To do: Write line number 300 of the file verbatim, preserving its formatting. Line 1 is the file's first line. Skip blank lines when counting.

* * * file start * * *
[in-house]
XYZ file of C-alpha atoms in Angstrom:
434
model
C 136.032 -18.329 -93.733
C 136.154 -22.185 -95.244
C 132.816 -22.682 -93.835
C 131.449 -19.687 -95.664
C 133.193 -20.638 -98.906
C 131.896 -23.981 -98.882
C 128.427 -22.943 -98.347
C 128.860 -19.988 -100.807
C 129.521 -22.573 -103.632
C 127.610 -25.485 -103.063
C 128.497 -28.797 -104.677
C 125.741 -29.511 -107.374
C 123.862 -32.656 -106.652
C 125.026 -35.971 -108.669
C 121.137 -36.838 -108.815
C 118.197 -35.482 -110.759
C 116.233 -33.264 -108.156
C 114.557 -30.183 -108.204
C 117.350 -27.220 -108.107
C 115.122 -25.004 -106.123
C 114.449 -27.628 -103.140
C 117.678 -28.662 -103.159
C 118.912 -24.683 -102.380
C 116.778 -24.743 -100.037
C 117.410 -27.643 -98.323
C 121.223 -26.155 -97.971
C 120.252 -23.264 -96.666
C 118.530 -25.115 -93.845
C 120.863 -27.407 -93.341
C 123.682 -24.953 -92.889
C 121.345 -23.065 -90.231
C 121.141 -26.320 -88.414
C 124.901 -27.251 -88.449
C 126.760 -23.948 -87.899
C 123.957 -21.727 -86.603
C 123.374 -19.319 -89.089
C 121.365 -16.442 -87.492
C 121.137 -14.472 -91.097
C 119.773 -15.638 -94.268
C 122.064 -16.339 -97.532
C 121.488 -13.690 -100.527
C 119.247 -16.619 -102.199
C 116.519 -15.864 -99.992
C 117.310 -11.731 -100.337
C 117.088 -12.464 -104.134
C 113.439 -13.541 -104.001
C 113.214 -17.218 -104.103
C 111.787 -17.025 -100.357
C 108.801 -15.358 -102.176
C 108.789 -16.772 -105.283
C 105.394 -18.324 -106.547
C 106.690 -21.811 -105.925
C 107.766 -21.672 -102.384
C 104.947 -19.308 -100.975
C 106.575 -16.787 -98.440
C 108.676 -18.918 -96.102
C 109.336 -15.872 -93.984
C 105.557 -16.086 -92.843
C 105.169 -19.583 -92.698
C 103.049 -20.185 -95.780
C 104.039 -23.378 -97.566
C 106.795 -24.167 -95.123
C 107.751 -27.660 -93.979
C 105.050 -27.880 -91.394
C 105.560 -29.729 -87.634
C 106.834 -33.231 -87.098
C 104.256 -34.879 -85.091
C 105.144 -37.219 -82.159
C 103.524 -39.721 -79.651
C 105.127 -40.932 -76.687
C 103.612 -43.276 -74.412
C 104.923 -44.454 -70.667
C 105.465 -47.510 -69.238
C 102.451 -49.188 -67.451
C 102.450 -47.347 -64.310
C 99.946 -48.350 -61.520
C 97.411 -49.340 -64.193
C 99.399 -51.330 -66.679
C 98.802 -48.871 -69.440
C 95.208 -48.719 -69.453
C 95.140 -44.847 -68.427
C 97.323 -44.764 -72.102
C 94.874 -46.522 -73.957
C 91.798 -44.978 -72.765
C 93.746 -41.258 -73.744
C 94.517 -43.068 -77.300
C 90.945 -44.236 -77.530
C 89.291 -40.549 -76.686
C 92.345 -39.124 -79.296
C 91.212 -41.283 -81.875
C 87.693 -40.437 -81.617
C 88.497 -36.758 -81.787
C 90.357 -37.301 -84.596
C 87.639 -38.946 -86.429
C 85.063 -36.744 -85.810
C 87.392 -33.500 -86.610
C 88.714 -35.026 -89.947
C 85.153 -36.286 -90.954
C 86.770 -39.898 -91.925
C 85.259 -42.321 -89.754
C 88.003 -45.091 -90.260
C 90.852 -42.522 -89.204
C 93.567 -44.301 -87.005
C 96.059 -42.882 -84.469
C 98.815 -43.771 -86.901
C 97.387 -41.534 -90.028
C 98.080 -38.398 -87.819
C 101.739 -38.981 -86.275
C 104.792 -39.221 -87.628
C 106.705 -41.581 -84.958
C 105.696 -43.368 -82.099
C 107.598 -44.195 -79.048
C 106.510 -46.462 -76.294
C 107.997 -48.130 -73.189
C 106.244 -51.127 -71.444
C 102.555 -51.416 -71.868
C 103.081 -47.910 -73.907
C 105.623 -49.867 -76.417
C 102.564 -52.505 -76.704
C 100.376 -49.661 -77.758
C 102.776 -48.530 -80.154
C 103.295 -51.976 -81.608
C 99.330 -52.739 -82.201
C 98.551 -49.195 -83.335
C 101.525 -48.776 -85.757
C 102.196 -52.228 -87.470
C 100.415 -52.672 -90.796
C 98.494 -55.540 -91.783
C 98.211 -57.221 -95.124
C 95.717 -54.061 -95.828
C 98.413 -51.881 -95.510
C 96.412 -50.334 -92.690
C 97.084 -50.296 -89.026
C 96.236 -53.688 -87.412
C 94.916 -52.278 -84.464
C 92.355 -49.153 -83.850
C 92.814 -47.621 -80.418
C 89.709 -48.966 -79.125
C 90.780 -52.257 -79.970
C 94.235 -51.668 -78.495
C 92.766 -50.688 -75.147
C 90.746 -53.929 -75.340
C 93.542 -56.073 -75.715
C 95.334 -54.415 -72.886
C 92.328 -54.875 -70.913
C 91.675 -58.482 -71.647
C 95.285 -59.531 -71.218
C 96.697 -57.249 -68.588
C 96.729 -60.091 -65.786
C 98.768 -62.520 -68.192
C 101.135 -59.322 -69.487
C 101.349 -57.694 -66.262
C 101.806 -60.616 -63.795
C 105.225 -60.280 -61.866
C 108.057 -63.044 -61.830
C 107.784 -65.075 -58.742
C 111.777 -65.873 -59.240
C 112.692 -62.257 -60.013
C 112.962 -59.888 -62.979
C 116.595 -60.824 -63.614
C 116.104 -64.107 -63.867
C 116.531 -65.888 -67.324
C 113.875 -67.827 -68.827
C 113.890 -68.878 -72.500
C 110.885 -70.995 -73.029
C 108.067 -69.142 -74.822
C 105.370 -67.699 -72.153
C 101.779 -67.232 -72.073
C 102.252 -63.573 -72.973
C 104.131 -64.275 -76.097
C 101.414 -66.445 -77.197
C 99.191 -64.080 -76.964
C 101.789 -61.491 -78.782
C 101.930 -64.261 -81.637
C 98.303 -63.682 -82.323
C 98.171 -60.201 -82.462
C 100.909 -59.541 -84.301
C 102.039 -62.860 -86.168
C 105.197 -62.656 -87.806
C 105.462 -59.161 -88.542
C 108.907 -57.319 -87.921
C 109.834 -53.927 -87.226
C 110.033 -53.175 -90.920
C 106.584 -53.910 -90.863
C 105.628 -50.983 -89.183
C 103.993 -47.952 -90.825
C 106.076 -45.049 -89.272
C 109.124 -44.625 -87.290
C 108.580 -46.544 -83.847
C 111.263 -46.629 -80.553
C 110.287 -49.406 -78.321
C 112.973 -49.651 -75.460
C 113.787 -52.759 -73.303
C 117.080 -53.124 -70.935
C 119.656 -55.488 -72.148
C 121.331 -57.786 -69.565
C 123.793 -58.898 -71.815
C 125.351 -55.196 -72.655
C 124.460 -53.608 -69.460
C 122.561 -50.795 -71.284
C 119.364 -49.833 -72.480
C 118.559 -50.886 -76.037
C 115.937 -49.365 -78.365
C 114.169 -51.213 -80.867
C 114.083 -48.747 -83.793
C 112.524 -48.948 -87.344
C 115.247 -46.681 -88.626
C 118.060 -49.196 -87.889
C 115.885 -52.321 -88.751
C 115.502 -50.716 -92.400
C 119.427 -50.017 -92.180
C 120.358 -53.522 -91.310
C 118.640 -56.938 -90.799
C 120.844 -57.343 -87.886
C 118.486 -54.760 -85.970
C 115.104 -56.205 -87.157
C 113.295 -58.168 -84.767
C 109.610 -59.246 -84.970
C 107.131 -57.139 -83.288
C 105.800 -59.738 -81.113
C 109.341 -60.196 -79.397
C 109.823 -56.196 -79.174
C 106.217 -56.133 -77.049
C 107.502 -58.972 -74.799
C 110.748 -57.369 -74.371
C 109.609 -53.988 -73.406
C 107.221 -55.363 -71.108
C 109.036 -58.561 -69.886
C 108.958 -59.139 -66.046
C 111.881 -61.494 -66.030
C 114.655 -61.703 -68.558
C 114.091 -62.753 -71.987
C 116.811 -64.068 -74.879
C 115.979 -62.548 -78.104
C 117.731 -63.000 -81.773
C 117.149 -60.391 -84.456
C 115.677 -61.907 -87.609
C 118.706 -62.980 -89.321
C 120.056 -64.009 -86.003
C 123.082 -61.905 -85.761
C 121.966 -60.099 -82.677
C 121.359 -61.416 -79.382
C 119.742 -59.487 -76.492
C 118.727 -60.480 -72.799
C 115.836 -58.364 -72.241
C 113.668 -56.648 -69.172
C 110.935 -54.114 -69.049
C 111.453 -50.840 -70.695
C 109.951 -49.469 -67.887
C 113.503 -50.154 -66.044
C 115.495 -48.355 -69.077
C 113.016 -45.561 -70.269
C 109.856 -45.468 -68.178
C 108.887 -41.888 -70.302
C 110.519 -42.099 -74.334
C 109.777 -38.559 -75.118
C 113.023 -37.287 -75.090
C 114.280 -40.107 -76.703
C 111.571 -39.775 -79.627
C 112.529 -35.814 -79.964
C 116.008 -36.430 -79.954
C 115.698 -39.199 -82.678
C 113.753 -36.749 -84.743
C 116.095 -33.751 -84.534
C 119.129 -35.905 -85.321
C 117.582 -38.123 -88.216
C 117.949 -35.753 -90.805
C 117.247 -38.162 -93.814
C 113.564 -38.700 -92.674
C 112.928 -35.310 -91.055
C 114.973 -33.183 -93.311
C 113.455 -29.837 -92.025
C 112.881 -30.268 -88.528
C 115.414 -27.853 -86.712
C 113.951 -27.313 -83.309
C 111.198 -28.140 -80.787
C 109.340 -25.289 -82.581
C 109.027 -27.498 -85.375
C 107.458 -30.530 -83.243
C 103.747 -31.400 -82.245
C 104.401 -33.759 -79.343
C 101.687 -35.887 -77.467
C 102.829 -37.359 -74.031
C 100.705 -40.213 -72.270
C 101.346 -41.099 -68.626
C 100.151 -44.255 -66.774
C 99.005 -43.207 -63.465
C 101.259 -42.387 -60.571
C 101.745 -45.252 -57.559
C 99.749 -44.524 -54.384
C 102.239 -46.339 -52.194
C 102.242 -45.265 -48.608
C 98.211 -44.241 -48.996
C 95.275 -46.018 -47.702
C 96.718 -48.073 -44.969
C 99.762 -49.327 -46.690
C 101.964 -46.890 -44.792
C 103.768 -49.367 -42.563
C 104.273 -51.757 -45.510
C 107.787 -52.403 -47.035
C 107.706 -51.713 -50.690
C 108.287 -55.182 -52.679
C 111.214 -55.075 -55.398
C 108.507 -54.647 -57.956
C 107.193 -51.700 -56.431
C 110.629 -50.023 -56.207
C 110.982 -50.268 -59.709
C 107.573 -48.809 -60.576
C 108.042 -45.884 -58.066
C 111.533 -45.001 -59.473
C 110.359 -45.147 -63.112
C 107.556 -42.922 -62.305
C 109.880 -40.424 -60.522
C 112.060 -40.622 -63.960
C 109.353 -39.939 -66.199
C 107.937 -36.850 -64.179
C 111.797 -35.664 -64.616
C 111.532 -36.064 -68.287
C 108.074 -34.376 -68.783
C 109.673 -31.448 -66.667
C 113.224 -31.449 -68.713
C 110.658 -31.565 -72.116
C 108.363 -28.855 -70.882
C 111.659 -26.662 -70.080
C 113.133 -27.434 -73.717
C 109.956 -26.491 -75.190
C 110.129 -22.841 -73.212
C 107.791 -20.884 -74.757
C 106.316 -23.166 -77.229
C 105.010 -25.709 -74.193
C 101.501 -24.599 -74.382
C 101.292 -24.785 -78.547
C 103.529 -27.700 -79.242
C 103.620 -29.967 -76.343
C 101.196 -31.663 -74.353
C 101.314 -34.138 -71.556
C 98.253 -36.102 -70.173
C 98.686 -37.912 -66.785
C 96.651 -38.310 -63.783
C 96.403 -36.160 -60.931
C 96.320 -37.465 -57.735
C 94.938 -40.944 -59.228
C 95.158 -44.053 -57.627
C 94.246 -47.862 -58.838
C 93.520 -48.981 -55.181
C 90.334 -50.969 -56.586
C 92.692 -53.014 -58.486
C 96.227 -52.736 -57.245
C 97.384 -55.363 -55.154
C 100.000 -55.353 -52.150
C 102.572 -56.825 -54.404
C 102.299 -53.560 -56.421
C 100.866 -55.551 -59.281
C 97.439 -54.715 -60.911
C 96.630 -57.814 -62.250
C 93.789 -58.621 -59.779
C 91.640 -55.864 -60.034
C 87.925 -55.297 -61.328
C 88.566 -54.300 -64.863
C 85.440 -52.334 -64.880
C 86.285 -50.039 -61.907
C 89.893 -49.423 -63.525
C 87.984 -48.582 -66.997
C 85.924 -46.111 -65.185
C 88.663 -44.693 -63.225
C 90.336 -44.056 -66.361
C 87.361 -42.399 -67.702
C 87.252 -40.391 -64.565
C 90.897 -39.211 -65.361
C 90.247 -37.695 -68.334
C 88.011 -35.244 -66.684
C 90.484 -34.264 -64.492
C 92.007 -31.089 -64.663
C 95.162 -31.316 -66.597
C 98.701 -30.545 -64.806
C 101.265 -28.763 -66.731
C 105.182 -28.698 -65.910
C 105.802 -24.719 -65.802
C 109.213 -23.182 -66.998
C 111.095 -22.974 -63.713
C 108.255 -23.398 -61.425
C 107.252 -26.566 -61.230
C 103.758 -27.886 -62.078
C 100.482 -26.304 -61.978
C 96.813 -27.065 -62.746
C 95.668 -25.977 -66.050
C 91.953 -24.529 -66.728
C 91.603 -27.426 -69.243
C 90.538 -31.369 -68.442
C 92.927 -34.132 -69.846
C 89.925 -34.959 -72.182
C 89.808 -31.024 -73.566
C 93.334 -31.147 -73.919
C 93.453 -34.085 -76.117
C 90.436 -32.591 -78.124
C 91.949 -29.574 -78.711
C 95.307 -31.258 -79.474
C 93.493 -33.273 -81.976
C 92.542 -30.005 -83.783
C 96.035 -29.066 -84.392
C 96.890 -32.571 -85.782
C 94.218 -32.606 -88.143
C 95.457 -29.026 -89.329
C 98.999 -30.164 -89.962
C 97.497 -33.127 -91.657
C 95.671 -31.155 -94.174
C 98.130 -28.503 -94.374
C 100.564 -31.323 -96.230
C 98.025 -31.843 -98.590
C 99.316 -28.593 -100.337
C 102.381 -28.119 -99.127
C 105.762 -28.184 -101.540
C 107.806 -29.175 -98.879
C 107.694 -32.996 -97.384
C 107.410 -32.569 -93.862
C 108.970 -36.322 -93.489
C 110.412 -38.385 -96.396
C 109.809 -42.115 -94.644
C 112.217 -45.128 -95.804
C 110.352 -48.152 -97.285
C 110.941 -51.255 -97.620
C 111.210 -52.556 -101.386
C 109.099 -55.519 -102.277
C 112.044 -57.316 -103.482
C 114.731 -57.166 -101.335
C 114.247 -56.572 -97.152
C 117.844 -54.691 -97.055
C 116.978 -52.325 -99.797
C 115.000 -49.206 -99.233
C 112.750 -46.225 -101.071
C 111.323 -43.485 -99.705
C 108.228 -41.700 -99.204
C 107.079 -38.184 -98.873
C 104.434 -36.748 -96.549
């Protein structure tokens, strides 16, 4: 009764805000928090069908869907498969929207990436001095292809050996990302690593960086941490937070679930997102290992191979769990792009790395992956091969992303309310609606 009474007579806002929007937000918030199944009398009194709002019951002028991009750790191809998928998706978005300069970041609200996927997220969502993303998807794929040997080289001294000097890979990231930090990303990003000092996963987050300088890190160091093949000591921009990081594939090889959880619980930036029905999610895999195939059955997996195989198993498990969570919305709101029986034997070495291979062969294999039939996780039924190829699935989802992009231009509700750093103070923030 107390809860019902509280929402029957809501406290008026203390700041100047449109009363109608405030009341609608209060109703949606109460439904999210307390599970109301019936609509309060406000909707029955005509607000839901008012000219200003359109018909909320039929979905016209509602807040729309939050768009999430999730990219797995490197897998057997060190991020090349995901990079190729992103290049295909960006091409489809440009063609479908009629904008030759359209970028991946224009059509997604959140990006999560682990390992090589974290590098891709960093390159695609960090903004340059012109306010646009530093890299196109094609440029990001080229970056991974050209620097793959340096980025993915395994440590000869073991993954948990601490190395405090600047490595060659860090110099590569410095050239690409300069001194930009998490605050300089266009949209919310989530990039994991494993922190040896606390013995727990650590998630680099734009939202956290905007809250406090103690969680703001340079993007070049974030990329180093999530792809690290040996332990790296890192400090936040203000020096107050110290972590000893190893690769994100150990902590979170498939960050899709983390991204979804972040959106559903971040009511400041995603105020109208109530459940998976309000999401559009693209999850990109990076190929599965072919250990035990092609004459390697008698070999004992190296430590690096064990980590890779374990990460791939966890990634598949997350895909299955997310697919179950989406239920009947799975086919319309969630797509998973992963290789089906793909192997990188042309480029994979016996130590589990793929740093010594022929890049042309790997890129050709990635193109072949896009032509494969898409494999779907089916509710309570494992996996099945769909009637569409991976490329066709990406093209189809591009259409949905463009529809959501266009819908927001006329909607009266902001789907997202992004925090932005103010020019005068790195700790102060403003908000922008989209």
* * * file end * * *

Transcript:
C 99.762 -49.327 -46.690